By using well-known photoresist deposition, photolithographic and etching techniques, oxide layer 17 is etched to expose portions of substrate 11 for the purpose of forming the source and drain regions as shown in FIG. 2. The etching process is typically anisotropic such that a portion of oxide layer 17 remains adjacent to the vertical sides of gate 14. In some instances, a portion of the oxide layer 17 also remains above gate 14. The portion of the oxide layer 17 remaining adjacent to gate 14 is commonly referred to as a spacer, thus gate 14 is bounded by spacer regions 22, as shown in the cross-sectional illustration of FIG. 2.
Next, a masking technique is used to expose only those areas which will be subjected to implantation. As shown in FIG. 2, a n- region 23 is formed due to an n- implantation. Subsequently, a second masking step is utilized to define an area for performing the n+ implantation. The n+ region 24 resides within n- region 23 and this demarcation is especially important in the region proximate to the channel region underlying the gate 14. An annealing step is used to anneal the source and drain, which annealing step extends the n- and n+ regions further toward the channel region and in some instances, the n- region extends into the channel region, but not extending appreciably into the channel region underlying the gate 14. One such prior art technique to form n- and n+("double doped") source and drain regions is described in Matsumoto et al., "An Optimized and Reliable LDD Structure for 1-um NMOSFET Based on Substrate Current Analysis, IEEE Transactions on Electron Devices, Vol. ED-32, No. 2, Feb. 1985, pp 429-433, in which a lightly doped drain (LDD) structure is discussed.
The spacers 22, in conjunction with gate 14, function to align the substrate 11 for the implantation step. Spacers 22 are used to ensure that n- and n+ region 23 and 24 profiles are distinct and that the n-, or both n- and n+ regions 23 and 24, do not extend appreciably into the channel region underlying the gate 14. Further, it is to be noted that two separate masks and masking steps are necessary to first implant the n- region 23 and a second step to implant the n+ region 24 in order to provide a separation of the n+ region from the channel region for the purpose of providing better source and drain isolation from the channel region. In some instances the n+ region is doped first, followed by the doping of the n-region. An advantage of the n+ being performed first is that ion channeling effects can be reduced slightly.
The width of the region underlying each of the sidewall spacers 22 is commonly termed a "footprint". For device 10 of FIG. 2, a footprint for one of the sidewall spacers 22 is shown by the footprint distance 27. It is to be appreciated that the width of footprint 27 is a critical measurement for determining the extent of the horizontal penetration of n- region 23 in the substrate. A loose tolerance of the width of footprint 27 will necessarily result in a wide disparity of the extent of the penetration of n- region 23 and, hence, will more than likely impact the extent of the penetration of n+ region 24. The recognition of this variance is a key factor to the understanding the motivation behind the practice of the present invention. Therefore, it is desirable to maintain a small variance about a mean value specified for the width of the footprint 27.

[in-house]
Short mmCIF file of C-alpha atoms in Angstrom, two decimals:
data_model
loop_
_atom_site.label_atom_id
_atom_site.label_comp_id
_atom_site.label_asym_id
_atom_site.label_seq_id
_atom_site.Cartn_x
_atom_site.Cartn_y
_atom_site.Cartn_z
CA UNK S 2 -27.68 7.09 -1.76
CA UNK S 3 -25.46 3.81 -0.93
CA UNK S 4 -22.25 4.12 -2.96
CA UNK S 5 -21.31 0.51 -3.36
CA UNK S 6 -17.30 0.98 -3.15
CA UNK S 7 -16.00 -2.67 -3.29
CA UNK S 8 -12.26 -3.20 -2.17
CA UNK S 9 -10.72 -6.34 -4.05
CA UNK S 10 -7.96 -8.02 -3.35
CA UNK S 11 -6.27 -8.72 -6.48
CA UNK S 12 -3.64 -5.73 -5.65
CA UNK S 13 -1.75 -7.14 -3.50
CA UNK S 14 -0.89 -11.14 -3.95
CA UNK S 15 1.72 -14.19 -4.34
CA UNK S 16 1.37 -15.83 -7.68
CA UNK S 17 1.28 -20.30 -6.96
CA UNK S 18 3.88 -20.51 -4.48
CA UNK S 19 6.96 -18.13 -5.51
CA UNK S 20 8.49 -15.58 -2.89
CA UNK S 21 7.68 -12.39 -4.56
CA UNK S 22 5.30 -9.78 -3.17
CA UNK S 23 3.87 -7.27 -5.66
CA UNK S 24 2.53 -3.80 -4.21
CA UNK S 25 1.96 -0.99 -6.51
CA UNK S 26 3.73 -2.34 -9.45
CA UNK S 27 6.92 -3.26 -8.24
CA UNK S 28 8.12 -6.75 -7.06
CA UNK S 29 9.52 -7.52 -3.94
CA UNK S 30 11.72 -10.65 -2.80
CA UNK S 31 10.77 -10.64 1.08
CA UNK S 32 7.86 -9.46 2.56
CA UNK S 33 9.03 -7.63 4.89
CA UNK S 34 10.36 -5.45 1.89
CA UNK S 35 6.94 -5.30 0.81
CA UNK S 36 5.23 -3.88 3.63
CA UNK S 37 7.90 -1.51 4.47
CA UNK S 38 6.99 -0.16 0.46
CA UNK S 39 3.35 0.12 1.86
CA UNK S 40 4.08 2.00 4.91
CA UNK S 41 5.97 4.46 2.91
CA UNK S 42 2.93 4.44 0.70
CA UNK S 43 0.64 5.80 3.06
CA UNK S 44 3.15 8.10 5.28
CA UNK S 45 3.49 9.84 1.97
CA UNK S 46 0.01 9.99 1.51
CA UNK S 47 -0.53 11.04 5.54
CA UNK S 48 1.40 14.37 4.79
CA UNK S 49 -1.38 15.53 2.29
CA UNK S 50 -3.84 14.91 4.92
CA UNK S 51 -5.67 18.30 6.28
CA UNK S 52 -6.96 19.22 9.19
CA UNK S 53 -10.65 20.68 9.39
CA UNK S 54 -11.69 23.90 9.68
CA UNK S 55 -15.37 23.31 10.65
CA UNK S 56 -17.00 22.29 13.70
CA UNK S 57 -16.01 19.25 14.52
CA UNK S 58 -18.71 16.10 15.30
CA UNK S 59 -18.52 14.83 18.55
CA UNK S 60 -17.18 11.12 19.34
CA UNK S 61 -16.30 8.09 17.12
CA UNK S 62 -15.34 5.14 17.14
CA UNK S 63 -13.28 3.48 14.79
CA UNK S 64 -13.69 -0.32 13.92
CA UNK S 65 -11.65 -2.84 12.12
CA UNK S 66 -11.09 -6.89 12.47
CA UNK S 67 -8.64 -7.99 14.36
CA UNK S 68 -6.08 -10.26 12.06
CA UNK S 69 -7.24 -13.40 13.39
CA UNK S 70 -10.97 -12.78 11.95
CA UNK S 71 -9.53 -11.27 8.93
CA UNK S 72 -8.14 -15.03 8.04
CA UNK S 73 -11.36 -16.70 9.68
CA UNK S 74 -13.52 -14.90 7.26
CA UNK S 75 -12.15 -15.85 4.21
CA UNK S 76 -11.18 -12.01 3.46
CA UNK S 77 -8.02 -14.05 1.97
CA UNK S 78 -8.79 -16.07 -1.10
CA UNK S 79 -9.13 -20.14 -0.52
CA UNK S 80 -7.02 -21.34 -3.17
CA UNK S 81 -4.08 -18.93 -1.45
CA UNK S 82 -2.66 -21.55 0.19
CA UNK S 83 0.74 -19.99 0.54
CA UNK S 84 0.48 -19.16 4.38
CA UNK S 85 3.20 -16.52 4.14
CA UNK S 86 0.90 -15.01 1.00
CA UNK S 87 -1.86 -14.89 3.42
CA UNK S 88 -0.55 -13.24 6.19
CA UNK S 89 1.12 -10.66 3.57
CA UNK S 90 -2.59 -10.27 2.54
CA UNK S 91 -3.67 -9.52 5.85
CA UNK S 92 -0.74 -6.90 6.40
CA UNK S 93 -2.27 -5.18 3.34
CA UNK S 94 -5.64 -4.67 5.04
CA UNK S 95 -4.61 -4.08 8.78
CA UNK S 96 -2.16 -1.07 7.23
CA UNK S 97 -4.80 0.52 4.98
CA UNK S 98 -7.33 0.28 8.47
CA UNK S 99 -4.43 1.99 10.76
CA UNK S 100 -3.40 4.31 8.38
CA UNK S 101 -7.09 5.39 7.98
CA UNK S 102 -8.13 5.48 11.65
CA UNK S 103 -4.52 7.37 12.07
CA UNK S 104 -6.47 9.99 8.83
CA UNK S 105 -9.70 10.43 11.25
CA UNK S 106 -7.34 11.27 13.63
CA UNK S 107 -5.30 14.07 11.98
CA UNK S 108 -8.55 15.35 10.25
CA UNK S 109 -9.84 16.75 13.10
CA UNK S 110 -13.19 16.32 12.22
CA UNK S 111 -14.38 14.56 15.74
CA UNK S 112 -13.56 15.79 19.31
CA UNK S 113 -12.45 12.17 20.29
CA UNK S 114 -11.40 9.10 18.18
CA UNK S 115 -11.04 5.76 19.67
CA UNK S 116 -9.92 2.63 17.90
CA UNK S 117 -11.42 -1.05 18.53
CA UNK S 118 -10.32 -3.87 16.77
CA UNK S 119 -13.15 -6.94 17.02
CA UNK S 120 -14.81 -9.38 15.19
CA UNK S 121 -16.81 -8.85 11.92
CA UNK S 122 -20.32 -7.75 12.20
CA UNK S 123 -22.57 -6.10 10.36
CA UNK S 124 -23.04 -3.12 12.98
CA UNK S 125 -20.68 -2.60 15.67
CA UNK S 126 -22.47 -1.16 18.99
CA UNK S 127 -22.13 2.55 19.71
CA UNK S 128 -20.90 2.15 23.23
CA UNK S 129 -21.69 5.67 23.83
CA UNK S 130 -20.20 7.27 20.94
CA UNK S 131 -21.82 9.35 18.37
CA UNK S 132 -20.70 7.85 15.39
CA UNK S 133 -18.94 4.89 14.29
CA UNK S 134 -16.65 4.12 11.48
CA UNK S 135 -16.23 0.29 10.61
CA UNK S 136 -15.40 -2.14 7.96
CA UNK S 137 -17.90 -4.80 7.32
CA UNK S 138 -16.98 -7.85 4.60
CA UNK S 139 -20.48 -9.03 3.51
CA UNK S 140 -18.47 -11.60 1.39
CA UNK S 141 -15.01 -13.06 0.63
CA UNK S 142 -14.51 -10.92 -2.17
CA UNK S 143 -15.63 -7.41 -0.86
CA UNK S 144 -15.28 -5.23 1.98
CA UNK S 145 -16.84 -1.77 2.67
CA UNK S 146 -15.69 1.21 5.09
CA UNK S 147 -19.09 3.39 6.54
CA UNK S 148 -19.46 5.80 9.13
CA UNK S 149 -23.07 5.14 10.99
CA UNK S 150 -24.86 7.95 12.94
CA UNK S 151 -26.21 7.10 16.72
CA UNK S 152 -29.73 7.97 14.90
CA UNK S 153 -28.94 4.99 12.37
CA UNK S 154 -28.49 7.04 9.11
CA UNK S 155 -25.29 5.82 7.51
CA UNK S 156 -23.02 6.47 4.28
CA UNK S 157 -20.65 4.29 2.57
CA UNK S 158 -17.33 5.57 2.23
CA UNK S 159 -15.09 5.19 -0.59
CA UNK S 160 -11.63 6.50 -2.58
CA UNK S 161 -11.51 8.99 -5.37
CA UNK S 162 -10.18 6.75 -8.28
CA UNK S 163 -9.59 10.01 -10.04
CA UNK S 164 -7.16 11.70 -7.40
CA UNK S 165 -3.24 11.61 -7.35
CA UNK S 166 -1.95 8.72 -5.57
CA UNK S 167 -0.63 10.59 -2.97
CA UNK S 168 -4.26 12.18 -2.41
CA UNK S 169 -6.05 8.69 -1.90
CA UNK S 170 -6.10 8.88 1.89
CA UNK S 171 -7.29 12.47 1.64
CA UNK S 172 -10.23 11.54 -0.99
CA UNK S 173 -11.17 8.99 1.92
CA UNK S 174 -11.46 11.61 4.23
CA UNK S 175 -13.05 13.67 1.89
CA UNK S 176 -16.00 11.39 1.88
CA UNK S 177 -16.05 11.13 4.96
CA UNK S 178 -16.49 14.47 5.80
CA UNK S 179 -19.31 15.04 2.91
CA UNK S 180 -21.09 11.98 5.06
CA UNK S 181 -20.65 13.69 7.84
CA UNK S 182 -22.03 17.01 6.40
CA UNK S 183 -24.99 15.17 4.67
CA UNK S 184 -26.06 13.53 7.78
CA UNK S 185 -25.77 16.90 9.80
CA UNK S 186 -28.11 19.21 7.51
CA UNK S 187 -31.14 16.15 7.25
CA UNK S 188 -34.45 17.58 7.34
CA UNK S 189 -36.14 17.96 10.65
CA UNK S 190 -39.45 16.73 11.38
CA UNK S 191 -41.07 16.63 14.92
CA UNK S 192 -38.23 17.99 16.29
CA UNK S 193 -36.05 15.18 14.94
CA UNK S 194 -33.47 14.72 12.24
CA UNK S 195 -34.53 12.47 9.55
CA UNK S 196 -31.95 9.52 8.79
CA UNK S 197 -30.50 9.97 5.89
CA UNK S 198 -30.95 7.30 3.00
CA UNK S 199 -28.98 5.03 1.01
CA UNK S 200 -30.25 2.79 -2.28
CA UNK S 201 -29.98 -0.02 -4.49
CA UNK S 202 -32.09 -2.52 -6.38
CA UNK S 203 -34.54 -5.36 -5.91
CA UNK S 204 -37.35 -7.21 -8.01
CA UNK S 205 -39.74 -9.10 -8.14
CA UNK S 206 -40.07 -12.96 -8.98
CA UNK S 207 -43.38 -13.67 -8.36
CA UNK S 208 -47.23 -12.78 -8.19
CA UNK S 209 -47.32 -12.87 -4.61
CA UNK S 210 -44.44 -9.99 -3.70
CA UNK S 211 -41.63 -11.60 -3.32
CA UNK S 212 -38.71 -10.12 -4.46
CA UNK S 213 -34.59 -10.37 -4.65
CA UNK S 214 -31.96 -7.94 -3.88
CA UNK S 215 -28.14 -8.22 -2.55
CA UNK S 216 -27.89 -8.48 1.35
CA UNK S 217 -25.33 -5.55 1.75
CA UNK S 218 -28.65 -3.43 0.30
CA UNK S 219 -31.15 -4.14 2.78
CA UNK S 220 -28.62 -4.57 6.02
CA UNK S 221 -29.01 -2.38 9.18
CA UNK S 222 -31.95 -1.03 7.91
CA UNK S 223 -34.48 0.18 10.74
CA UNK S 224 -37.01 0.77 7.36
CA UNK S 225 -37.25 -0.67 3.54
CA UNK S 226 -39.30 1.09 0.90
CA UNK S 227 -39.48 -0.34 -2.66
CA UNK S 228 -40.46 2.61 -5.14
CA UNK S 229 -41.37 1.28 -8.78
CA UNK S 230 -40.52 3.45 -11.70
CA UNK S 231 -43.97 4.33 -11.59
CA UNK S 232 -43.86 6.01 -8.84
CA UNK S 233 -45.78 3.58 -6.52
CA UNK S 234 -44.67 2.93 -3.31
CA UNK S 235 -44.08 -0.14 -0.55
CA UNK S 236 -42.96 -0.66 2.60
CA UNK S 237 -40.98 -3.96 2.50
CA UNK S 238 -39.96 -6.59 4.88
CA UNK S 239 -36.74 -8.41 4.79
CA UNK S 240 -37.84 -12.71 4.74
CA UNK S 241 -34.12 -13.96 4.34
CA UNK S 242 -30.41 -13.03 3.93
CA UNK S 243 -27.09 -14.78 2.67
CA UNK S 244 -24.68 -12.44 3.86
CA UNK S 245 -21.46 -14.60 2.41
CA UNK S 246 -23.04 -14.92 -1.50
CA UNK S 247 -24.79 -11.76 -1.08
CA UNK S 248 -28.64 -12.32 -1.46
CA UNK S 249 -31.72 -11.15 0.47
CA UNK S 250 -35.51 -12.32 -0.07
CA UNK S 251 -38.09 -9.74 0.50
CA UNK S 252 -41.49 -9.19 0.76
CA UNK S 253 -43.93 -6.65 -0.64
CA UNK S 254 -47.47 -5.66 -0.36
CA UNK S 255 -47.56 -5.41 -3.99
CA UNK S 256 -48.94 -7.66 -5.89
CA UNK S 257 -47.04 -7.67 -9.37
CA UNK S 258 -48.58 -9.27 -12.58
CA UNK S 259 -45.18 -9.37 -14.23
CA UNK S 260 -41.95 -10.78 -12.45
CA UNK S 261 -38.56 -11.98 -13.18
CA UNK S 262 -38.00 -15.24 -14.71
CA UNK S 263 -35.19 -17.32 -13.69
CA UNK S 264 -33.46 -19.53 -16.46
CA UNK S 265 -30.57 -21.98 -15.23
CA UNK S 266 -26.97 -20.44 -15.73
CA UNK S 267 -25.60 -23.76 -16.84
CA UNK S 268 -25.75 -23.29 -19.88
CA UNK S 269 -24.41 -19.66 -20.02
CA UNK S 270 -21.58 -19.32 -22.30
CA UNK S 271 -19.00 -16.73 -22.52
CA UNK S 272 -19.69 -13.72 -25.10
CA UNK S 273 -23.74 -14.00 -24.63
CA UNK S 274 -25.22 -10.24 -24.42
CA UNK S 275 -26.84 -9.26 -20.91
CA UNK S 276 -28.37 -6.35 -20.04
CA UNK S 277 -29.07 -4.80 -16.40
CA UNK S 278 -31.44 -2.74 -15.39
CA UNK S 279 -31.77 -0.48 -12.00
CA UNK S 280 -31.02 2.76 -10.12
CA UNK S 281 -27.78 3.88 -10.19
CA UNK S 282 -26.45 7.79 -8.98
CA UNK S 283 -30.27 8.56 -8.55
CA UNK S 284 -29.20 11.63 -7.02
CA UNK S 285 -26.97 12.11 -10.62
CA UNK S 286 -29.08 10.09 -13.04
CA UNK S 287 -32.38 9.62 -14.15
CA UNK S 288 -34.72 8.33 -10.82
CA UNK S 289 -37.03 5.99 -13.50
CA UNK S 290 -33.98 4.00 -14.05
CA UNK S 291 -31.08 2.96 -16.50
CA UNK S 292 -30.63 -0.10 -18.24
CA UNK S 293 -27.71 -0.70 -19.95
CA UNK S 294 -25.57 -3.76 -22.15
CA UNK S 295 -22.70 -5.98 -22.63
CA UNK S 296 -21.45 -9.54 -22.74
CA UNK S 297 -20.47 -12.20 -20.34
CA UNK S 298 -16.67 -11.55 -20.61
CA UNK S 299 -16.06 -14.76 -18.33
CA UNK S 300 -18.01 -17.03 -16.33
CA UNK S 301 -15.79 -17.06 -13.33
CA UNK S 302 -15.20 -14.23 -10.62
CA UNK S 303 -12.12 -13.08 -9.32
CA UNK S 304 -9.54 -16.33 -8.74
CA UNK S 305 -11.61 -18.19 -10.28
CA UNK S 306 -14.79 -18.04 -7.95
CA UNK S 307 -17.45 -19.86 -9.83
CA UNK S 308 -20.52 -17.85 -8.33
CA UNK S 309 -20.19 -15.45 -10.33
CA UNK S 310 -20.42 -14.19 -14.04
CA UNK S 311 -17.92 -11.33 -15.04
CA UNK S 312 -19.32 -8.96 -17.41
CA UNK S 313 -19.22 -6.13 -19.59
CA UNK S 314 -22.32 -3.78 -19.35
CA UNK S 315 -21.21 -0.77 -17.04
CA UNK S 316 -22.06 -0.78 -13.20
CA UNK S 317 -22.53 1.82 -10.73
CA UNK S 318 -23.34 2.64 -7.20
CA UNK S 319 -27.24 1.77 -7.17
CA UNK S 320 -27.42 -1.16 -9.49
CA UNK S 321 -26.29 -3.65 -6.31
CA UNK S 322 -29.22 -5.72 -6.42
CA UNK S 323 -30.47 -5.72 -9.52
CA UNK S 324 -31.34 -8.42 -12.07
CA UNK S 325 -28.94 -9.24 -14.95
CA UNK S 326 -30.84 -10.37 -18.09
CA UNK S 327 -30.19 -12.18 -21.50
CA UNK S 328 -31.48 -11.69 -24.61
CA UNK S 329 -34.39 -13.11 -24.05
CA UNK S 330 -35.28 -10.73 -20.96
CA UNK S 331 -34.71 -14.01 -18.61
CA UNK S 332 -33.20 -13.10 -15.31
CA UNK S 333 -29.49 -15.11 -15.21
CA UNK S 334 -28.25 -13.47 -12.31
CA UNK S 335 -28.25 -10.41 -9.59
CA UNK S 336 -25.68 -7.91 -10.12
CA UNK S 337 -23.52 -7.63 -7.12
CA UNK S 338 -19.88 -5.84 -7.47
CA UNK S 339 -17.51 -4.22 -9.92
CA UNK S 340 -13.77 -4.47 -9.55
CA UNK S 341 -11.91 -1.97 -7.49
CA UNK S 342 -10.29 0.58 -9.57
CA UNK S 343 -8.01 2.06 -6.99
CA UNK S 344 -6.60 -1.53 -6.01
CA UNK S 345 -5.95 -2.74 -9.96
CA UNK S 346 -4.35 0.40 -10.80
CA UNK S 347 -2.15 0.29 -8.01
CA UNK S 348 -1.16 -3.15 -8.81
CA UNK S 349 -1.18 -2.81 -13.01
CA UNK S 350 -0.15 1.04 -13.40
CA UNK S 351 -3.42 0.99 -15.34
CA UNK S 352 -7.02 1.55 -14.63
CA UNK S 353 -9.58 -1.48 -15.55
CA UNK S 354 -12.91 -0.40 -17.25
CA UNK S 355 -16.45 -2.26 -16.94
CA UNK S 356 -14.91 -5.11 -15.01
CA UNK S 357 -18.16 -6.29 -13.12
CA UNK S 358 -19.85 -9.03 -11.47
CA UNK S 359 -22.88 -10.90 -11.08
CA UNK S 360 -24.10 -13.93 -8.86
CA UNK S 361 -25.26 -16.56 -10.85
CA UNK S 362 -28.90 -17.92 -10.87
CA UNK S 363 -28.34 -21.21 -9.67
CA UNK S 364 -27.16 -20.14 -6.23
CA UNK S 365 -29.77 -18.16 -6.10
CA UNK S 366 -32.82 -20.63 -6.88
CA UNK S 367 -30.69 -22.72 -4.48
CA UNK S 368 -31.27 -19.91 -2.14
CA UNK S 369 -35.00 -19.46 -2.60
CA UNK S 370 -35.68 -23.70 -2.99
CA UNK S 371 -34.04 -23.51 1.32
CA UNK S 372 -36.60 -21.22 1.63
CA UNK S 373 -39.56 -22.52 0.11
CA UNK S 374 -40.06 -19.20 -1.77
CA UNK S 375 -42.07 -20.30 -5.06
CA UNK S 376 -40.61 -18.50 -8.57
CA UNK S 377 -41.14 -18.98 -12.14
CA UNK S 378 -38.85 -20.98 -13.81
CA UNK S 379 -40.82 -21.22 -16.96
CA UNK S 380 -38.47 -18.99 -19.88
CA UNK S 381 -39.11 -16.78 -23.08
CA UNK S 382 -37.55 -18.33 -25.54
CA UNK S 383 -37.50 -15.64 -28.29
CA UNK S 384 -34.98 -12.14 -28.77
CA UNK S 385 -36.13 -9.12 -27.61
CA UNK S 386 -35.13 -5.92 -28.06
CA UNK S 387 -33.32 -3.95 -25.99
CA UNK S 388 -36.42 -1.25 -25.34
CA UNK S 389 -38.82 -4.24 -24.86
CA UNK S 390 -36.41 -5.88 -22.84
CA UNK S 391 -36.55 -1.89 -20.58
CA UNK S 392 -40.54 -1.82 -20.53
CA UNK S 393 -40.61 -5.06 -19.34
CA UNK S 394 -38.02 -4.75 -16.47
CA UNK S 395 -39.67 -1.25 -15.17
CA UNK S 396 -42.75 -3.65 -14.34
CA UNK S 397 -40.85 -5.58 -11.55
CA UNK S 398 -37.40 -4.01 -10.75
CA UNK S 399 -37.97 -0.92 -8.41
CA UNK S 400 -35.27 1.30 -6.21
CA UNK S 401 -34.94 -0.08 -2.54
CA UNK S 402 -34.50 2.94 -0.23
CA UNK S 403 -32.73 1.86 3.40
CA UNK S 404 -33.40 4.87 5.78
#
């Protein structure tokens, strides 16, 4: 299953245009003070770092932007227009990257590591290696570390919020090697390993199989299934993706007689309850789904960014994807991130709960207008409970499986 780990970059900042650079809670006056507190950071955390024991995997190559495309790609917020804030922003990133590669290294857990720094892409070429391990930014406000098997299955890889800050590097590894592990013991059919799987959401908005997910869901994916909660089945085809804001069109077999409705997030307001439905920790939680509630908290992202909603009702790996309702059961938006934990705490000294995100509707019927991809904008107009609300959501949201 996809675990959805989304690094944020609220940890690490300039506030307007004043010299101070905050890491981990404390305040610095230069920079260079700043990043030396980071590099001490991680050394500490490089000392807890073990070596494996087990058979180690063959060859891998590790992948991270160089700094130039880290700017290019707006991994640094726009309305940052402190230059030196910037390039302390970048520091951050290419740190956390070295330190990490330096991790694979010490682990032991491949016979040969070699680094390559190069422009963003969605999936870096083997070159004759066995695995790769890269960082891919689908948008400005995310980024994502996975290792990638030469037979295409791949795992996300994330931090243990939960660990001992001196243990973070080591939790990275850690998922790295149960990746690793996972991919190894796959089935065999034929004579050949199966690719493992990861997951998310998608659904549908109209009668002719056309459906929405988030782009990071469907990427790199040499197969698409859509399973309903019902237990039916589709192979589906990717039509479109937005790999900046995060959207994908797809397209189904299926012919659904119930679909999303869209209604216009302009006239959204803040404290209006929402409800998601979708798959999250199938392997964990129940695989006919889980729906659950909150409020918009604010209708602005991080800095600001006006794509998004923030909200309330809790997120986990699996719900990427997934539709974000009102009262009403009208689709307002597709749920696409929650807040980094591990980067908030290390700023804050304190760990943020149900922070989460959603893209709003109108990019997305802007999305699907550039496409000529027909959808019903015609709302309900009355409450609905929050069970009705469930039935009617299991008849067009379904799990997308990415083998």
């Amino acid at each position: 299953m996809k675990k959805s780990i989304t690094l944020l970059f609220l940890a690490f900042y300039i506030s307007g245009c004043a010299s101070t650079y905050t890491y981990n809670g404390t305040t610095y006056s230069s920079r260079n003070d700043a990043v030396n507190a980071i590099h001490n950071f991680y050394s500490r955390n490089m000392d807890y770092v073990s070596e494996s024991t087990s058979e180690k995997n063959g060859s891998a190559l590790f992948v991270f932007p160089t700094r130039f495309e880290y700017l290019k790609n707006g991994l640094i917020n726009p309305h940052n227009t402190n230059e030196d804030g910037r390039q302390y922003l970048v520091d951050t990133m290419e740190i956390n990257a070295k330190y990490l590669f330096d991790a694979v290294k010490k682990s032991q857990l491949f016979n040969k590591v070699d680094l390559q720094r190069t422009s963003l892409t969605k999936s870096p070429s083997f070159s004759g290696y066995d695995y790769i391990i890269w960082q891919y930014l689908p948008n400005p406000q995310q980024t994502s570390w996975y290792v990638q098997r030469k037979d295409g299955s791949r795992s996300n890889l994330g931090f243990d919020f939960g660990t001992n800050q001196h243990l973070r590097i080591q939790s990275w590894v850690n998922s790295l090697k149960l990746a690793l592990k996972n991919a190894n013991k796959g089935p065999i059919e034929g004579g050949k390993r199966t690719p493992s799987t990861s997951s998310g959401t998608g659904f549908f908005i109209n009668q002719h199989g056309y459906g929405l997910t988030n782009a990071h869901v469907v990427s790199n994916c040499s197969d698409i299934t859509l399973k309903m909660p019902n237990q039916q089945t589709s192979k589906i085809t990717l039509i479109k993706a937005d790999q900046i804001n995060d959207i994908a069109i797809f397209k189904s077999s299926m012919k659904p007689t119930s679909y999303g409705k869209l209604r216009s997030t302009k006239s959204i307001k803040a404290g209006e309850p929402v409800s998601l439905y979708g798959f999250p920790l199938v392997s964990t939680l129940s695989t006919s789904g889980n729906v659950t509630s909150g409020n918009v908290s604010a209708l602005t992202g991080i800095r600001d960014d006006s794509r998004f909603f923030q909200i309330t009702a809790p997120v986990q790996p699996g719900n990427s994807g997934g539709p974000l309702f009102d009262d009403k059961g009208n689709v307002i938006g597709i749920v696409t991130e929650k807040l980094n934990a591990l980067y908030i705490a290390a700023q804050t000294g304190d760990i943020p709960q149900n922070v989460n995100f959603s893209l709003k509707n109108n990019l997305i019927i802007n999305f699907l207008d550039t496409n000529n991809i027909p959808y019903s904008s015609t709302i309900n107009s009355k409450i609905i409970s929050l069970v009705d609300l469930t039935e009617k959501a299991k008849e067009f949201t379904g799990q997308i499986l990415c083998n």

As shown in FIG. 3, a variation in the slope of the sidewall spacer 22 causes a corresponding difference in the width of the footprint 27 and this variation in the slope is illustrated by slope (shown as dotted lines) 30 and 31. This difference in the width of the footprint 27 will cause n+ region 24 and/or n- region 23 to vary correspondingly (shown as doped regions 32 and 33) from the channel region underlying the gate 14. Any significant variation of the location of n+ region 24 and/or n- region 23, will ultimately affect the operating parameters of the device 10, such as threshold, punchthrough voltage, and source-drain leakage current. It is to be noted that in the example of FIG. 3, doped region 33 can extend significantly toward or even into the channel region. When region 33 extends appreciably into the channel region, it can present an undesirable, or even fatal (in the case of extremely short channel devices), condition for the transistor.
A variety of factors affect the dimensional width of the footprint 27. More notable factors are the gate 14 profile, as well as its uniformity, slope of the sidewall spacer 22, depositon non-uniformity of oxide layer 17 and etch non-uniformity of oxide layer 17 to form sidewall spacer 22, the non-uniformity being across the wafer. Additionally, in some instances where the slope of the sidewall spacer 22 varies, during subsequent metal formation steps, metal "stringers" can extend from the metal contacts at the source and/or drain regions, along the sidewall 22 to a gate contact line residing on the upper portion of the gate 14. This condition can cause an electrical short of the source and/or drain to the gate.